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Lecture with Denise Ferreira da Silva 

Wednesday, April 1, 2009
12:00 AM

Rivers of Blood: Raciality, Violence, and the Possibility of Global Justice 

 

The Department of Comparative Literature  and the Global Ethnic Literature Studies at the University of Michigan Presents:

 

Denise Ferreira da Silva   UC, San Diego

Rivers of Blood: Raciality, Violence, and the Possibility of Global Justice

 

 

4:00 pm

Wednesday, April 1st  

Pond ABC, Michigan Union

 

 

In this talk, I introduce a critical tool to guide the analyses of how racial/cultural difference produces persons, legal-moral subjects that inhabit but the stage of violence. With the analytical construct the Scene of Nature I focus upon the productive force of these post-Enlightenment political-symbolic devices. My objective here is  to make a case for the privileging of raciality in critical excavations of the contemporary global (ethico-juridico) terrain. Only such move, I am convinced, allows a radical critique of a political context in which the "other of Europe" remains consistently positioned as an affectable "I," that is, as a kind of (modern) human being with/out law and morality.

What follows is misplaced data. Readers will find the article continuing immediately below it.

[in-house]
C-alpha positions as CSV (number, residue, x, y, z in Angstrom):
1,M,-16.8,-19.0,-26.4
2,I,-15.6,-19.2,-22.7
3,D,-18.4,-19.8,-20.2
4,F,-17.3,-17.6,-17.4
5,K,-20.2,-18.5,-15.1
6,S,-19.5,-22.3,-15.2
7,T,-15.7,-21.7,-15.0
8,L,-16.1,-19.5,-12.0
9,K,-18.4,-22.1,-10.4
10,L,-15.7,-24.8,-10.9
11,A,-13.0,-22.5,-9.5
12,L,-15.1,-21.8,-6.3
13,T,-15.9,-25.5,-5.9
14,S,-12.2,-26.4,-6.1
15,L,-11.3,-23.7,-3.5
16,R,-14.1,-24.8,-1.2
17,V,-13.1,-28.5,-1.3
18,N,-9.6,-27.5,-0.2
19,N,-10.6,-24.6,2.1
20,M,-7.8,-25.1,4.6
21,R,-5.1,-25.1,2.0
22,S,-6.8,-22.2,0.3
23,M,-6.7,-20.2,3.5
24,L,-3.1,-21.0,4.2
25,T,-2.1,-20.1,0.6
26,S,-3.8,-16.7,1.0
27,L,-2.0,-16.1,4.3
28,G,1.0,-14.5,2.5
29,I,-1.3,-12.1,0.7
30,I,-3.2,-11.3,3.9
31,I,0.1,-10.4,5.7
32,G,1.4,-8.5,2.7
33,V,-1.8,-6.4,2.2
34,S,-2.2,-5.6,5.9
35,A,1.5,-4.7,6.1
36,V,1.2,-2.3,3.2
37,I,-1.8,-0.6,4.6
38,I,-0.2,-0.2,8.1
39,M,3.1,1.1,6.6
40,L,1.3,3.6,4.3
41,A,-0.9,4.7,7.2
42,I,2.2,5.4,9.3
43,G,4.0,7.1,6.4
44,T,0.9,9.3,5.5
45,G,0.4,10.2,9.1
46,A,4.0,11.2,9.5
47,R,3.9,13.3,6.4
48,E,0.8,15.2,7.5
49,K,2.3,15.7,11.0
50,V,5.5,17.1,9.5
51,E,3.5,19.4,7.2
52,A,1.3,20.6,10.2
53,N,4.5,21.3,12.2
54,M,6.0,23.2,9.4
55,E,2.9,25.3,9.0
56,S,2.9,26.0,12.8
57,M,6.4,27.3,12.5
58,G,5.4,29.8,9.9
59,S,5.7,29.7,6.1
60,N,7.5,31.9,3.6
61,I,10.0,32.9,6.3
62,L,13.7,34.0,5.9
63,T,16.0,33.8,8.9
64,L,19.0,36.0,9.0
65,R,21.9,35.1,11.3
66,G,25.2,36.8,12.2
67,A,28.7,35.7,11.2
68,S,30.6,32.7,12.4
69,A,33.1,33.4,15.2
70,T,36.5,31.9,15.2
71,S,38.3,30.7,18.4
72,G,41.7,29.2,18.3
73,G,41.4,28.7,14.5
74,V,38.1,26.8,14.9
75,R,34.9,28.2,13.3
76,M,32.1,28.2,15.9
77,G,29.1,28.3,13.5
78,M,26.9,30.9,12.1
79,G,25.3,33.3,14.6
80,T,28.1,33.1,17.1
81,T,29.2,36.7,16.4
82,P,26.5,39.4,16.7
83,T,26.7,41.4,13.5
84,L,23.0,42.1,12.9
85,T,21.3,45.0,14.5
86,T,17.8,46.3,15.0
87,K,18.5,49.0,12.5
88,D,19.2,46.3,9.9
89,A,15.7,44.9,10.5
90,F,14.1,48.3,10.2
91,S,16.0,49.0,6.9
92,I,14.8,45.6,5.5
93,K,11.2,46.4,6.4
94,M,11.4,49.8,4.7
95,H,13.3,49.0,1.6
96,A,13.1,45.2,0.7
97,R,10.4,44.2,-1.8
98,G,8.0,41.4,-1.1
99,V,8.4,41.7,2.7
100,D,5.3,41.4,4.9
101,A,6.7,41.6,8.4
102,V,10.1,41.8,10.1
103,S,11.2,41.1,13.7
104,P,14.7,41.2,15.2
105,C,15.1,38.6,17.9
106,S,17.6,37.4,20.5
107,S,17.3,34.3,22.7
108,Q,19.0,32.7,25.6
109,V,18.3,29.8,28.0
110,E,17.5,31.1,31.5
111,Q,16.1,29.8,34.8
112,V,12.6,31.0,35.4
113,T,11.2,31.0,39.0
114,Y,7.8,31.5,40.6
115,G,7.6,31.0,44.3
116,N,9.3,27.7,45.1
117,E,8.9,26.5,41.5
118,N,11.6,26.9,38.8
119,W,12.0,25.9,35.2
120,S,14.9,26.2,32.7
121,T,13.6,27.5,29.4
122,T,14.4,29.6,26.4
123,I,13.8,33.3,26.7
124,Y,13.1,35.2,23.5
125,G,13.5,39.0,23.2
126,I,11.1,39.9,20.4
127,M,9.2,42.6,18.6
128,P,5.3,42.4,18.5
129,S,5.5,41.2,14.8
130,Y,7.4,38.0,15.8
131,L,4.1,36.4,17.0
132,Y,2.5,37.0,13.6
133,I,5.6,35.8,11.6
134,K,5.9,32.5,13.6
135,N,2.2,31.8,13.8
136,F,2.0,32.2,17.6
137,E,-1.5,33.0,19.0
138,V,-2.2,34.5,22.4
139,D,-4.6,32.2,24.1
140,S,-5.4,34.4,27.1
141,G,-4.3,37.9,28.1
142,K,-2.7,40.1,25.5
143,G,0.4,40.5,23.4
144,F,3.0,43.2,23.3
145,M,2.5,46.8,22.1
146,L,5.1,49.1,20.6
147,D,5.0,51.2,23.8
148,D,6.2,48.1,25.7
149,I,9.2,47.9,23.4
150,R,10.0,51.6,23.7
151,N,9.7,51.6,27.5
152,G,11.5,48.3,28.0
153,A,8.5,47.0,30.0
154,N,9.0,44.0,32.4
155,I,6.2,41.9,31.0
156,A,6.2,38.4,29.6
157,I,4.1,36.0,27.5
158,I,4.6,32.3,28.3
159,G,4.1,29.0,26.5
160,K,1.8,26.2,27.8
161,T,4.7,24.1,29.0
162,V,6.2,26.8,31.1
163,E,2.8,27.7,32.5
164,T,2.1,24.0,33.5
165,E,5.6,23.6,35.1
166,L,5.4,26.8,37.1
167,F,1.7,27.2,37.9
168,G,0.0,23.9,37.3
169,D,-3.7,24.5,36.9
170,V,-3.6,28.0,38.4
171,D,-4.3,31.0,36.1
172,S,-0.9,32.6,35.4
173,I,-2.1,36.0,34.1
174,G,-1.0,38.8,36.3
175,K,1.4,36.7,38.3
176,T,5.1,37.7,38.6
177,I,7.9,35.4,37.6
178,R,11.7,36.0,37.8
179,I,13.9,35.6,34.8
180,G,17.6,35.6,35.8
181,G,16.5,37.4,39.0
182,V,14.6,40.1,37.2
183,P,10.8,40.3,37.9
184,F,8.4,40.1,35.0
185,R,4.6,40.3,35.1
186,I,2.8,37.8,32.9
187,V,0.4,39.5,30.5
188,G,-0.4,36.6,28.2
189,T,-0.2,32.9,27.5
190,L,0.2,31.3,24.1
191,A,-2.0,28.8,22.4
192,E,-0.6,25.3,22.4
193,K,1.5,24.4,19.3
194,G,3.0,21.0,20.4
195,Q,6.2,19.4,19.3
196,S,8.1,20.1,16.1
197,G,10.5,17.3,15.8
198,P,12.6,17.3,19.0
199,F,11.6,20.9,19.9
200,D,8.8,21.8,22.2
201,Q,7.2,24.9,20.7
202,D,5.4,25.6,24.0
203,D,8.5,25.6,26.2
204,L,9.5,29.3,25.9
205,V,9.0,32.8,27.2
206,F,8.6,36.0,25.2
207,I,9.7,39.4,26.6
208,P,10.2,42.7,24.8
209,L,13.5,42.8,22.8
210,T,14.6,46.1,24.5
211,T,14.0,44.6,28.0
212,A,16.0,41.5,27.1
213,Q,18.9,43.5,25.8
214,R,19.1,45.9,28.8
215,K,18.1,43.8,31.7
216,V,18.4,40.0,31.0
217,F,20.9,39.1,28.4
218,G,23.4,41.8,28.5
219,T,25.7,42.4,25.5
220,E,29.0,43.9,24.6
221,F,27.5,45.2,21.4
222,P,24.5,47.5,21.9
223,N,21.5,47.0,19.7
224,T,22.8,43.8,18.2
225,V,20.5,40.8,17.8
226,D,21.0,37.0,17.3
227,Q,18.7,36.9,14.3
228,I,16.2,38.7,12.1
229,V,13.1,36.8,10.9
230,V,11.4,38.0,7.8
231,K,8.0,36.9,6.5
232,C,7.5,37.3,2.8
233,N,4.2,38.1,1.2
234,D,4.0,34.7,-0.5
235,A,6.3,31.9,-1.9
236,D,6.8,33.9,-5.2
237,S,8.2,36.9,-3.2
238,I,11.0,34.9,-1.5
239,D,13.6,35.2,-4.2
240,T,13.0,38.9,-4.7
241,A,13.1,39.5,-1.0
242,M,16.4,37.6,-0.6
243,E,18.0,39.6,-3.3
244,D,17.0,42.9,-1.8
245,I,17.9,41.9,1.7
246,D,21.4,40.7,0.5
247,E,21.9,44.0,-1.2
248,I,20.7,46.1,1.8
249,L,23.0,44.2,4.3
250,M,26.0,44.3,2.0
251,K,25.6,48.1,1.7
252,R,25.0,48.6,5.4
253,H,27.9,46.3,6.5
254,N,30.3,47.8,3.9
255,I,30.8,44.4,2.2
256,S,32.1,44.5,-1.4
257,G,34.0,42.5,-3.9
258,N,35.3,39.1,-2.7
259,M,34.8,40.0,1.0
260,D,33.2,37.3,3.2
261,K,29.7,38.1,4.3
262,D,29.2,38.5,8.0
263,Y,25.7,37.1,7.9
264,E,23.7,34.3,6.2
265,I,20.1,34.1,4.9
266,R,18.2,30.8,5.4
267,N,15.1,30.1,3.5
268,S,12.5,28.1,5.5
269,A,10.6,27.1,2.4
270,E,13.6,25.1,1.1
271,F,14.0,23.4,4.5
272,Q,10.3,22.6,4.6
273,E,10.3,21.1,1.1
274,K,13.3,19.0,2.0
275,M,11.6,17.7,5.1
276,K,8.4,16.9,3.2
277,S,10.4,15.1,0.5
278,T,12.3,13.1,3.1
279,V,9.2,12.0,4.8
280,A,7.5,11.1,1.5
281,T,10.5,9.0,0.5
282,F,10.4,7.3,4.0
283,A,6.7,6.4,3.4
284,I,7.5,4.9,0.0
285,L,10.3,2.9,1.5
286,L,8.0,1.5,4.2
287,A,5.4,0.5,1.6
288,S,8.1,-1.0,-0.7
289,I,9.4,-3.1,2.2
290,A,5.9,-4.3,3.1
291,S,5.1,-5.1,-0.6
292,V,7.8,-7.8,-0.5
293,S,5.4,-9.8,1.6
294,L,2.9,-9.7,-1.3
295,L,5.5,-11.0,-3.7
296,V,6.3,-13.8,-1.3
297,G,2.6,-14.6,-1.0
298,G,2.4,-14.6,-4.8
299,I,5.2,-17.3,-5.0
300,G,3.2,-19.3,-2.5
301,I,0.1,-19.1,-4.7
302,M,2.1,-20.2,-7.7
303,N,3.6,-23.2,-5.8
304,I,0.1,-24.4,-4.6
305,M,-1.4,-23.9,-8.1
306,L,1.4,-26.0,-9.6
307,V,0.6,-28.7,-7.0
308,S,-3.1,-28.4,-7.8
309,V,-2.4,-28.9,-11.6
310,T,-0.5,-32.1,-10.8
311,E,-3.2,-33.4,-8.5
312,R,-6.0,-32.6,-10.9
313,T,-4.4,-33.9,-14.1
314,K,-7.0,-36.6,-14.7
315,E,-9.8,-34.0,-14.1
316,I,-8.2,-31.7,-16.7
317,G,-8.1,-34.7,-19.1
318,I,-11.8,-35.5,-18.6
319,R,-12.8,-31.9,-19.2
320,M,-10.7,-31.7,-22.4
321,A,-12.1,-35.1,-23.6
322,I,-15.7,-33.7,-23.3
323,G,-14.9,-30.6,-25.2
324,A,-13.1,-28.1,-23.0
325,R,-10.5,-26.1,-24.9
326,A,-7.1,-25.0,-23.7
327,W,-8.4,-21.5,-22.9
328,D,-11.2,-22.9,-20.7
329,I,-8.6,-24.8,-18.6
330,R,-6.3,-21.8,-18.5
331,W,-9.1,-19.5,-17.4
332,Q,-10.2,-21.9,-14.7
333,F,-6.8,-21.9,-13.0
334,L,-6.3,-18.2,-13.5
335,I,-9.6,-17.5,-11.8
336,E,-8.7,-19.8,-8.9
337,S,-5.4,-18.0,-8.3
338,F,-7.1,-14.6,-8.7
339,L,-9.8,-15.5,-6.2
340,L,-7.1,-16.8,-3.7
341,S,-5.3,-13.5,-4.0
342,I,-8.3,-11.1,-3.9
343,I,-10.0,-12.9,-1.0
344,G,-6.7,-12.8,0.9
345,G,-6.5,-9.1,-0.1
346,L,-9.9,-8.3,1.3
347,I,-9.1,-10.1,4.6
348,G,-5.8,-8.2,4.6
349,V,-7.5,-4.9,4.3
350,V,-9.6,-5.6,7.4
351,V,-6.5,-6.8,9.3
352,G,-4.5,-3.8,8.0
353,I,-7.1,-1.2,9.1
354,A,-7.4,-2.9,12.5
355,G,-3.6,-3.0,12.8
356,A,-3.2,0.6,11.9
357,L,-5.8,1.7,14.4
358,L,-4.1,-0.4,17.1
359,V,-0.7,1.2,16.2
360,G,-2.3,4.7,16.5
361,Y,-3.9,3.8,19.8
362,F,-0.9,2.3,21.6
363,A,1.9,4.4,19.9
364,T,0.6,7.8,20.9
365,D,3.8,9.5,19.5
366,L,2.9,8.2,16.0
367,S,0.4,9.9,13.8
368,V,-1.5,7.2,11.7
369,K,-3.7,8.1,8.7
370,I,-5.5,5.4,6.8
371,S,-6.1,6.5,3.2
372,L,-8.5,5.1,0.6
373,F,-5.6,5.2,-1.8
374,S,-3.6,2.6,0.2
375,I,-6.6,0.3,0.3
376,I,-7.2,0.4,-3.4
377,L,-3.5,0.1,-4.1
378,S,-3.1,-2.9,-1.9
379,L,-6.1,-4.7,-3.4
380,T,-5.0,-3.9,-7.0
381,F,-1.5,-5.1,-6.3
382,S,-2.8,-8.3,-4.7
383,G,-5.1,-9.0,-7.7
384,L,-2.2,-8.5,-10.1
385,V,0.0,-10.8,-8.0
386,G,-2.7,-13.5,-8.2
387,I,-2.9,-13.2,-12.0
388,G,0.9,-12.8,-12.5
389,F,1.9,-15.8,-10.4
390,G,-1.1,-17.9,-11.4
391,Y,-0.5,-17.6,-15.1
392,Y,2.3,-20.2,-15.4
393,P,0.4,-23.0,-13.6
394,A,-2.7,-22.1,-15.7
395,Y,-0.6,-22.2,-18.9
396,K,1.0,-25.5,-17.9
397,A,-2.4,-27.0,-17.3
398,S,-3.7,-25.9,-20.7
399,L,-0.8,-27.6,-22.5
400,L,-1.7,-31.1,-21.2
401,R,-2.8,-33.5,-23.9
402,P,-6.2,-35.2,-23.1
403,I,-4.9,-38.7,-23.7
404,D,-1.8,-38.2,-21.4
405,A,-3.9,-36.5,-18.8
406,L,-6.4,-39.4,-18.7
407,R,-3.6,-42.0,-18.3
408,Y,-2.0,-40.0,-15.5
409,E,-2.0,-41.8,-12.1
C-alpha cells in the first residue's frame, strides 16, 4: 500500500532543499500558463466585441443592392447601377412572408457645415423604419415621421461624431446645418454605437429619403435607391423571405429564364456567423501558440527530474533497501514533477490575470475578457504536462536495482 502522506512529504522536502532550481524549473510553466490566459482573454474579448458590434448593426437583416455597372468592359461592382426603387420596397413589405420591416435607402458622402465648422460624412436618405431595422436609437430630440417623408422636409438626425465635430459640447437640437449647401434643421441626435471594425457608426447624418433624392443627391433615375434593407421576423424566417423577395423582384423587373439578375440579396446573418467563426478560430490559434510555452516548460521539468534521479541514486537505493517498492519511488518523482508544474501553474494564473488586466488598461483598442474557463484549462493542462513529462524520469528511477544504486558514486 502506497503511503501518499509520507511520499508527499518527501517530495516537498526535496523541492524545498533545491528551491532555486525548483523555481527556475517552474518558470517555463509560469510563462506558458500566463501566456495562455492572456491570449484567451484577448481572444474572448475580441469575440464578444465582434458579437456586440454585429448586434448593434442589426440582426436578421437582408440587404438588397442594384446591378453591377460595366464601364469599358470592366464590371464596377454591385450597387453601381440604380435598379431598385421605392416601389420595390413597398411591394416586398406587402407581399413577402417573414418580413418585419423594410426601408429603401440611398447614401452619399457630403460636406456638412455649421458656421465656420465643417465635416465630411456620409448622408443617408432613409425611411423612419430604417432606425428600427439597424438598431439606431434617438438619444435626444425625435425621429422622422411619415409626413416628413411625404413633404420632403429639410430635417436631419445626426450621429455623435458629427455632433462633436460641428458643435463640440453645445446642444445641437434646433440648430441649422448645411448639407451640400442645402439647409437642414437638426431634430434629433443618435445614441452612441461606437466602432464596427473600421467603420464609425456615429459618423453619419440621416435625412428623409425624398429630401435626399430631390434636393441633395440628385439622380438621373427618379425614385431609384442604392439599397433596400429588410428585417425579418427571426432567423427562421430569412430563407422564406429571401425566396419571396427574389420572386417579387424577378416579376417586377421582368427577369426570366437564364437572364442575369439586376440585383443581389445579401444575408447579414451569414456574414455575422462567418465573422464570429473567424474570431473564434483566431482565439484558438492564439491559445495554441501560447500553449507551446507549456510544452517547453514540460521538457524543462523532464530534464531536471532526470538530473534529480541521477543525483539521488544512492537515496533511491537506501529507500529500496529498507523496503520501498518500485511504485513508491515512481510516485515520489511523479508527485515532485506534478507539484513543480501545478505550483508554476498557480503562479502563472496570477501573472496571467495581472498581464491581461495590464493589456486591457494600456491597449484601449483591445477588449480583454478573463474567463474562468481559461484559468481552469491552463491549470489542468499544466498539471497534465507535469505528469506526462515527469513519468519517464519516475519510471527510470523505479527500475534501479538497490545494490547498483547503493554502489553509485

Sponsored by the University of Michigan College of Literature, Science, and the Arts: Executive Vice President for Academic Affairs: The Office of the Vice President for Research: The Rackham School of Graduate Studies.